Downward trend in Pierce County COVID-19 cases could mean return to in-person learning

VIDEO: Downward trend in Pierce County COVID-19 cases could mean return to in-person learning

PIERCE COUNTY, Wash. — Students and families in Tacoma and other school districts are picking up laptops and getting ready for an all-remote online school year. But that could soon change for some children if coronavirus cases in Pierce County keep dropping.

The latest reports from the Tacoma Pierce County Health Department show a downward trend that is bringing the county close to reaching 75 cases per 100,000 people over a 14-day period. That is the threshold to begin returning elementary school students back into classrooms.

“We are within striking distance,” said Dr. Anthony Chen, director of the health department.

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The health department reported 23 new cases on Monday, 30 on Tuesday, and 44 on Wednesday. But Chen said that downward trend has to last at least two weeks.

“We want to get students back to school for in-person learning, but we also want to get businesses reopen with it’s safe,” said Chen.

And the return to the classroom will be a very different experience for students and teachers.

“We will shift from our remote learning platform to a hybrid model,” said Tacoma Public Schools spokesperson Dan Voelpel.

Voelpel said the district will soon meet with health department officials to figure out what classrooms will look like and how to keep students and teachers safe.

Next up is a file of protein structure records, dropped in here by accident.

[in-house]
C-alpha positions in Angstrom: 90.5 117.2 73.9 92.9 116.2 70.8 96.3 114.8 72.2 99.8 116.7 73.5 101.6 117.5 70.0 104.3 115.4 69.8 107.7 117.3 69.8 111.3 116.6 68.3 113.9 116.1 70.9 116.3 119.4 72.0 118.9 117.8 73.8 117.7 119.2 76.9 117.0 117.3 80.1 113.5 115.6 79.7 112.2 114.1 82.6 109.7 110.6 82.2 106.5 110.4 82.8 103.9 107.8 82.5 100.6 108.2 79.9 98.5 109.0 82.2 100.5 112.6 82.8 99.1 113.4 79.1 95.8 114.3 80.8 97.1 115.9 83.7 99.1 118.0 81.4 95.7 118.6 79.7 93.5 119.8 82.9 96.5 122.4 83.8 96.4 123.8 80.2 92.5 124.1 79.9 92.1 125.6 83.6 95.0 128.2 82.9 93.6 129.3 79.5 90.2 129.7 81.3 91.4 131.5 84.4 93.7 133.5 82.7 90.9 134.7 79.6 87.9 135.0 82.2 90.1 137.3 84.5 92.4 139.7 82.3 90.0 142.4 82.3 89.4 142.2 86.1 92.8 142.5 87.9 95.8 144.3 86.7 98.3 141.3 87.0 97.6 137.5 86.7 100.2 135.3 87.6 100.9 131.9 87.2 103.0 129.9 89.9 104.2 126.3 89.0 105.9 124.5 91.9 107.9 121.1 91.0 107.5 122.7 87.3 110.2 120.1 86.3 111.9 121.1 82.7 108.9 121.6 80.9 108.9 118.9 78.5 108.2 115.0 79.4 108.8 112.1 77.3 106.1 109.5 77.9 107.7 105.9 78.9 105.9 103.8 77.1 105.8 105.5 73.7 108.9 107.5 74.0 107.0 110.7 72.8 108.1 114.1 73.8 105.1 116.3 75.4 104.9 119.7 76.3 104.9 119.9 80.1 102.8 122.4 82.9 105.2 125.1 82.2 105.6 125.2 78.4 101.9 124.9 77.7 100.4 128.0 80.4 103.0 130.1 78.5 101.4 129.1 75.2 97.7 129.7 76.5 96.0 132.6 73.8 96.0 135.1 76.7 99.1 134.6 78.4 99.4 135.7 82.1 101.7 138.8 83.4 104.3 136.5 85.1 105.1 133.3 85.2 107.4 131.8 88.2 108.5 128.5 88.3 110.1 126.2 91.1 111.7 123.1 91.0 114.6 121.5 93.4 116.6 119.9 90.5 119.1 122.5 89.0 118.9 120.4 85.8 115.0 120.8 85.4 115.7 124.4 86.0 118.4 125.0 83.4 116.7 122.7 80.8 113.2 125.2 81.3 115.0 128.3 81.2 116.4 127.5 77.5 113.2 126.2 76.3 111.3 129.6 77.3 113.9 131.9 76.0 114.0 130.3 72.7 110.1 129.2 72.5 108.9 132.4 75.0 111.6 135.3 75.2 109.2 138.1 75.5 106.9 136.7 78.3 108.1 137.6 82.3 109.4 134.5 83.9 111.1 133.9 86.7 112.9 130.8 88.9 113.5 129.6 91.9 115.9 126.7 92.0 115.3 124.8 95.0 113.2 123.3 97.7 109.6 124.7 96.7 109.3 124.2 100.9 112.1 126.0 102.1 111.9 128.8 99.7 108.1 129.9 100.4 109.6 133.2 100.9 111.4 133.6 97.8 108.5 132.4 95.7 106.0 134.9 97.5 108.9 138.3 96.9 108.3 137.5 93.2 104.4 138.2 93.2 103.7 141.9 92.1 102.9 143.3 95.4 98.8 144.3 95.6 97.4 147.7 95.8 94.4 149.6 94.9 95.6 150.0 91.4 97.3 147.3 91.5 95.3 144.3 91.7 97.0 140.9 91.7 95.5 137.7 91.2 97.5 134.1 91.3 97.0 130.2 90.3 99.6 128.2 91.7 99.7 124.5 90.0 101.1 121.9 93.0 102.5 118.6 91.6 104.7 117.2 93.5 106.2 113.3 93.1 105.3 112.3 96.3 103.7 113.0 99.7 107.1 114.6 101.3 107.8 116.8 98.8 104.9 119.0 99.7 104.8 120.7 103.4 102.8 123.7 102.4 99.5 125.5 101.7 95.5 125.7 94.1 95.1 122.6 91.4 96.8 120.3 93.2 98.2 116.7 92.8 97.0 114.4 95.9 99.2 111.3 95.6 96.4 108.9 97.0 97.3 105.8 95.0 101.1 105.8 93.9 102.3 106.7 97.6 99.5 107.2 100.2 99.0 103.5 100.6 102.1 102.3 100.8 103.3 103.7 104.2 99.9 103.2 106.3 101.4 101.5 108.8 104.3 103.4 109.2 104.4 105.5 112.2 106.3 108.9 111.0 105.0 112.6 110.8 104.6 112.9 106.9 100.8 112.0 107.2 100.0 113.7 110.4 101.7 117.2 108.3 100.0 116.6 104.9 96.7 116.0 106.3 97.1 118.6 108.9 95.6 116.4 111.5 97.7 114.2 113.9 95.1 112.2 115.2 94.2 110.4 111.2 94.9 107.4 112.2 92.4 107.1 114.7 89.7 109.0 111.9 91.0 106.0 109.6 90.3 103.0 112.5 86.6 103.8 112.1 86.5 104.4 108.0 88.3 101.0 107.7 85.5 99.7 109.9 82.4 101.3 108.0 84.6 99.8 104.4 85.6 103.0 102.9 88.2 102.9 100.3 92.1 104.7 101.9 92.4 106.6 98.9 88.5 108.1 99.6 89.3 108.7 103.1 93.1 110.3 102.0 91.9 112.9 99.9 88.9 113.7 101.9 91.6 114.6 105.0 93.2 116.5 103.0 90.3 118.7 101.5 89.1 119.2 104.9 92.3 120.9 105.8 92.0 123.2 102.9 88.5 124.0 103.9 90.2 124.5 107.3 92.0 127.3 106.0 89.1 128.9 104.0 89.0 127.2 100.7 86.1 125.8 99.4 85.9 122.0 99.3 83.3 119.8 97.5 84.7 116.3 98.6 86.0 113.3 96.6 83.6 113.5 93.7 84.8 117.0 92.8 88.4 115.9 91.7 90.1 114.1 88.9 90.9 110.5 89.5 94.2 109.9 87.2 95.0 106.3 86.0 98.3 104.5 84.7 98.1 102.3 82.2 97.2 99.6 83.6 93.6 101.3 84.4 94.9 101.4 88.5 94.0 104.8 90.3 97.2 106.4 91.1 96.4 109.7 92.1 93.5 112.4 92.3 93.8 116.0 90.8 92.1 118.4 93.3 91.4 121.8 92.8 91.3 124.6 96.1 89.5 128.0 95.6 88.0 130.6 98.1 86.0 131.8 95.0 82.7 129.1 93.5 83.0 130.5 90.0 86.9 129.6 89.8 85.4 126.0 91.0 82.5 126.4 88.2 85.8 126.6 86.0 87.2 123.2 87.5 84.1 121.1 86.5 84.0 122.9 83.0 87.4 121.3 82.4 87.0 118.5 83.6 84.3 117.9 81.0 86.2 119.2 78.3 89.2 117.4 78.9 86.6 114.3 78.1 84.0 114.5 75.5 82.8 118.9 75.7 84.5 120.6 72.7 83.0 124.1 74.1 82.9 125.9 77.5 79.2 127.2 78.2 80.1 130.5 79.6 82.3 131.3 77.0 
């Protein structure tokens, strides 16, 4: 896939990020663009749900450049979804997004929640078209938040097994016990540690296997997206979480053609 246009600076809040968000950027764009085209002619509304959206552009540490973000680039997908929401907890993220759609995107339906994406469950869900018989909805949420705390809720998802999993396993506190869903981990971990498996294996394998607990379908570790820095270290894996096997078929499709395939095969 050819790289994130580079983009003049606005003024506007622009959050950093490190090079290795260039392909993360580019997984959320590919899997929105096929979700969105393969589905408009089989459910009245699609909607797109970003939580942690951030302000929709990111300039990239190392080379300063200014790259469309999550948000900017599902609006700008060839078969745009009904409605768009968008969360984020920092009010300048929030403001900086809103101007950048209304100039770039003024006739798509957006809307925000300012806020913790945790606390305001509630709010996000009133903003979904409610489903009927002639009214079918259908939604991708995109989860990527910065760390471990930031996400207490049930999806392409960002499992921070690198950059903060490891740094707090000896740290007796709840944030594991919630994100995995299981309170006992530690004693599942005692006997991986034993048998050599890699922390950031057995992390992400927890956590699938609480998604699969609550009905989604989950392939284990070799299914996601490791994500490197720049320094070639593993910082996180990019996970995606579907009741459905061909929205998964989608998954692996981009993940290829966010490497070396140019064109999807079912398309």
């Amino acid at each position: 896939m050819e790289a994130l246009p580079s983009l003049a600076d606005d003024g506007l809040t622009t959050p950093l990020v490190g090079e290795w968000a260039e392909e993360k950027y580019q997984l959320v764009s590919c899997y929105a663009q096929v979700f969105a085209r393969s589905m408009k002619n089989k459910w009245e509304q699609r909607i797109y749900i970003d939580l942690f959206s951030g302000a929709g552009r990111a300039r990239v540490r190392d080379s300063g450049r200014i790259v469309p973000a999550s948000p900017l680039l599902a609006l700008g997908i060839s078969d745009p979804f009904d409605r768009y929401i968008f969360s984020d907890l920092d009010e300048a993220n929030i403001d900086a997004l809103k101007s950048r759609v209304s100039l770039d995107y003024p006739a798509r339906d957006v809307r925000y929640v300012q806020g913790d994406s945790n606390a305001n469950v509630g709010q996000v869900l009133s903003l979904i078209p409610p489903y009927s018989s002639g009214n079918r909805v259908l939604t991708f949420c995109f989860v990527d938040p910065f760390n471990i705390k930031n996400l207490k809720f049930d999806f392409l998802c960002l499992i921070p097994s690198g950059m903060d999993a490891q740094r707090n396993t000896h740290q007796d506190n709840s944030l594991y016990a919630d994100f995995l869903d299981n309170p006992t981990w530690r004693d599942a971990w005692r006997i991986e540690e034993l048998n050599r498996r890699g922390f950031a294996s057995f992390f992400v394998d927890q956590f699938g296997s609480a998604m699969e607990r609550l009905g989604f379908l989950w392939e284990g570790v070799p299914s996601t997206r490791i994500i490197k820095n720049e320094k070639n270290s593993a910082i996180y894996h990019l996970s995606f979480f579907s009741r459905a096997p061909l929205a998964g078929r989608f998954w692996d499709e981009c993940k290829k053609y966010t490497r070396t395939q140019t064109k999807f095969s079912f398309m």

“All staff members and students that come to school would need to wear masks, but we also would need to set up our classrooms to keep the students social distance,” he said.

Parents have mixed feelings about the possibility that in-class learning could become a reality.

“I think everybody should be back in school,” said Joseph Morris, the parent of a Jason Lee Middle School student. “I think all this it B.S. to me. I don’t think it’s really an epidemic going on.”

Christina Kindt, whose daughter attends Jason Lee feels very differently. “I’m a substitute teacher, as well as the parent of four Tacoma students, and I’m just nervous. That’s still a lot of bodies interacting with each other in a closed environment.”

Voelpel said if the move back to in-person learning happens, it will start with elementary school students who will be confined to a single classroom and cohorts of children and teachers to limit exposure. If that works, the plan will expand to include middle schools and high schools.